National Health Registration Law Flawed – Should Be Scrapped

ADF National Health Registration Law Flawed – 21 July 2009

The Australian Doctors’ Fund has called for medical practitioners to be removed from the Health Practitioner Regulation National Law (Bill B), claiming the Bill is flawed.

The Bill is the centrepiece legislation in a COAG driven reorganisation of 13 professions supply the health needs of the community. It has been described the Health Services Union as “federation politics gone mad”*1. Its explanatory document lists 79 Frequently Asked Questions.

“Were this bill to become law, a state parliament would no longer have jurisdiction in its own state, since a “disallowed regulation” by a state parliament would still be in force until a majority of other states disallowed it” (Section 286.2,12/6/09), Executive Director of the Australian Doctors’ Fund, Mr Stephen Milgate, said in Sydney today.

This effectively means that the citizens of any state would be governed by other states.

“Here we have the most complex piece of health legislation ever devised, affecting over 400 000 health and allied health professionals, owned by no single jurisdiction. It is an orphan with 9 mothers, none of whom can claim any legal responsibility for their child.”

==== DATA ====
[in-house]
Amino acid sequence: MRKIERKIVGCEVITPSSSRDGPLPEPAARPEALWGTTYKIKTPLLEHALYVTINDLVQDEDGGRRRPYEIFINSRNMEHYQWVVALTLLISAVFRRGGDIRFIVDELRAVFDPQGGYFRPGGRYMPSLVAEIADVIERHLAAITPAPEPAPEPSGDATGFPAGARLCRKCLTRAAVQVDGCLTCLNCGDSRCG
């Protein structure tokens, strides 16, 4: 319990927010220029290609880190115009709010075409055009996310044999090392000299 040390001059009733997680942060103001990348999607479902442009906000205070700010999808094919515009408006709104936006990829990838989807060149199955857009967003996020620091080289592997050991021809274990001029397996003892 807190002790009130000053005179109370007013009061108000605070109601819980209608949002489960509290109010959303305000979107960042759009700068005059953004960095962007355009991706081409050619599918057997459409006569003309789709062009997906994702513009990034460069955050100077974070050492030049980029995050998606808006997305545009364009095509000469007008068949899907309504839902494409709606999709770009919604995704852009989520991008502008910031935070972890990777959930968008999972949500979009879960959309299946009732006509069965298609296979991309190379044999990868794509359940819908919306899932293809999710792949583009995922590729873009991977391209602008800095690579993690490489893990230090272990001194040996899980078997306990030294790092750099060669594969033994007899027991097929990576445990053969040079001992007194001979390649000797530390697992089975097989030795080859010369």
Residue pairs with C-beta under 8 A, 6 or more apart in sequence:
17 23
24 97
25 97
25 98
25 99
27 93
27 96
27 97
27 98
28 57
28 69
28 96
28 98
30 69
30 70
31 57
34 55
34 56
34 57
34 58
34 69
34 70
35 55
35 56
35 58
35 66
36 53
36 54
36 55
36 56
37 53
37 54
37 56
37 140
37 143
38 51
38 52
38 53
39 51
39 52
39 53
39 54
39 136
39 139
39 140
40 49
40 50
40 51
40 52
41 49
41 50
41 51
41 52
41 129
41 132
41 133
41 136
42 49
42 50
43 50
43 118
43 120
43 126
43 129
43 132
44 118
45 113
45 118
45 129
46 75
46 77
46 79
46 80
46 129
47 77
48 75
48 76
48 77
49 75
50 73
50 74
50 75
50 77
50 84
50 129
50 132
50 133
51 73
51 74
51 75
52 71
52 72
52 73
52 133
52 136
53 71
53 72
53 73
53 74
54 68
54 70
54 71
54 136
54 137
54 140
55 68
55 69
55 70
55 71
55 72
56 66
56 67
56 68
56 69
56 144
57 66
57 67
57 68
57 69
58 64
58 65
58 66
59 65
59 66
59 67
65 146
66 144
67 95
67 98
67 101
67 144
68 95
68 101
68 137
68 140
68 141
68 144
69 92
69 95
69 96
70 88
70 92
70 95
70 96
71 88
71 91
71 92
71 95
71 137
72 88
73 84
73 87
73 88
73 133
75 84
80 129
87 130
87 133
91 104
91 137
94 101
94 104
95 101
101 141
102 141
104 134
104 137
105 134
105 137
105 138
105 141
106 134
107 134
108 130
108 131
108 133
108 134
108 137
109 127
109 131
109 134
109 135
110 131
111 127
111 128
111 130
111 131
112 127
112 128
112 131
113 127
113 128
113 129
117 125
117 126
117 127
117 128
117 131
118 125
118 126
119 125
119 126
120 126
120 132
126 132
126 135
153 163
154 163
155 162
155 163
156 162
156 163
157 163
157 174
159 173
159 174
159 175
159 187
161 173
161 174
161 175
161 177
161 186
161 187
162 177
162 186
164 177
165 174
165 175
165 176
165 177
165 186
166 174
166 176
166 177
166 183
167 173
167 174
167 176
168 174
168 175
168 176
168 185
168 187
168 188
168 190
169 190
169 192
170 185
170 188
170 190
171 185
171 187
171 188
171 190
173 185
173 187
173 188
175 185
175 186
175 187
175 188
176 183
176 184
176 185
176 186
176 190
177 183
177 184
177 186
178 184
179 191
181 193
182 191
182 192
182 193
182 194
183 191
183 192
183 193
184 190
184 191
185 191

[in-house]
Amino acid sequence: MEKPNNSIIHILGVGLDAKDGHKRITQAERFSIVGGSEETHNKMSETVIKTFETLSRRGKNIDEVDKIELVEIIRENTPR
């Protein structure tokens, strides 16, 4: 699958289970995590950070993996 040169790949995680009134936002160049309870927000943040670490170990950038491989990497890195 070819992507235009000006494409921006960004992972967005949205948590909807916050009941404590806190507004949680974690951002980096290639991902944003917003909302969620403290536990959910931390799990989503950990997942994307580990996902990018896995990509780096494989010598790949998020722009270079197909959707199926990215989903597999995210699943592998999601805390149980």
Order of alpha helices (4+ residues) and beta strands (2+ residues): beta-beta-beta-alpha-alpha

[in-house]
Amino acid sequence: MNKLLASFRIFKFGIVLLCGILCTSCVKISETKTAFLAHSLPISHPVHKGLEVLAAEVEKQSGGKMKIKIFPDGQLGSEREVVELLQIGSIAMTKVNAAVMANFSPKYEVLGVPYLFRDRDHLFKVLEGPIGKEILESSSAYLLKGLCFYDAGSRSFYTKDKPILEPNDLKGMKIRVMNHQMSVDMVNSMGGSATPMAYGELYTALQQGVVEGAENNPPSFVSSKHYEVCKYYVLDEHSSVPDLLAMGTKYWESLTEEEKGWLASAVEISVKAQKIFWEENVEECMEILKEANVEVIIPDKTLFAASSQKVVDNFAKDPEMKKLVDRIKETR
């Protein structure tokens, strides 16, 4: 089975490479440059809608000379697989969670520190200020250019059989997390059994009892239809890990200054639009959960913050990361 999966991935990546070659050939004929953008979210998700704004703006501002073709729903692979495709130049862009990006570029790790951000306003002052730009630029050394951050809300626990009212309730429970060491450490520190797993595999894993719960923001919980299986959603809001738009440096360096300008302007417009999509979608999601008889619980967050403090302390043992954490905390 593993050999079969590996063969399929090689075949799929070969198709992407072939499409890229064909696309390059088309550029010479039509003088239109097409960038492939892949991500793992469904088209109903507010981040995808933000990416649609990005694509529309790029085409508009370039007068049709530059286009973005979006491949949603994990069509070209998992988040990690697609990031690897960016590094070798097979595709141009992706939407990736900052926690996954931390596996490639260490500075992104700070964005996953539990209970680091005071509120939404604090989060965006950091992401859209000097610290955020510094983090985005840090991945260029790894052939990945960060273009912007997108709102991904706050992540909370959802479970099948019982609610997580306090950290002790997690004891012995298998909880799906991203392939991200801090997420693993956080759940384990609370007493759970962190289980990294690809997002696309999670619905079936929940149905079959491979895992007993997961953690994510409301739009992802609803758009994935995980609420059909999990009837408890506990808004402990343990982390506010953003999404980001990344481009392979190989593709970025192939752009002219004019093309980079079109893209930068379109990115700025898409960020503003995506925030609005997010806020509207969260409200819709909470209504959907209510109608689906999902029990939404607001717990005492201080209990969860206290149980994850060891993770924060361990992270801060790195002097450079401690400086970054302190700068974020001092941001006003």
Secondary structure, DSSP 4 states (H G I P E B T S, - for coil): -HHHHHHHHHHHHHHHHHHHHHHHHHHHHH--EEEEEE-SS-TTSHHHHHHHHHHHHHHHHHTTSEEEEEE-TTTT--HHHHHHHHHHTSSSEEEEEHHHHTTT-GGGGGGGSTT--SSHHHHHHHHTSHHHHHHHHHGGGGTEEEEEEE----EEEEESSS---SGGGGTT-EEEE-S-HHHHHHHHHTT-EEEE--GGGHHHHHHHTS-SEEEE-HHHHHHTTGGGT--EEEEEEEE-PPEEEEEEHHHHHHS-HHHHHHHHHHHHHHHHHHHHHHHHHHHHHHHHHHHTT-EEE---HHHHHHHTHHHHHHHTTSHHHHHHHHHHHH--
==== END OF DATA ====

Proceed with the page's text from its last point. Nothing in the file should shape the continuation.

Even its nominal mother, Project Director Dr Louise Morauta, one of Australia’s most experienced public servants, acknowledges its complexities: “Yes, it is quite a complicated structure. It is sort of underpinned by the IGA… The Boards are accountable to ministers; it’s just that they are accountable to multiple ministers”*2. This is not the language of a confident legislator.

“Dr Morauta is wrestling a legislative monster.” Mr Milgate said.

Despite stating that “the object of this law is to protect the public”, Bill B would set up the apparatus for the deregulation of complex medical procedures. In the interests of public safety, anaesthesia, one of the most hazardous areas of medical practice is now administered by medical specialists with dramatic cuts in death rates. Now we face the prospect of anaesthesia being administered by non- medically trained personnel.

There is a better way – Administrative reforms can be achieved without the need for this Bill, by upgrading the computer database known as the National Compendium of Medical Registers to accommodate stream-lined registration procedures and by granting greater support to the established Joint Medical Boards Advisory Committee (JMBAC).

*1 Health Services Union media release, Cost and complexity: too much to pay? 17.7.09

*2 Dr Louise Morauta, Project Director, National Registration & Accreditation Implementation Project, Senate Hansard, Senate Standing Committee on Community Affairs Inquiry into National Registration & Accreditation Scheme for Doctors & other health care workers, 7 May 2009

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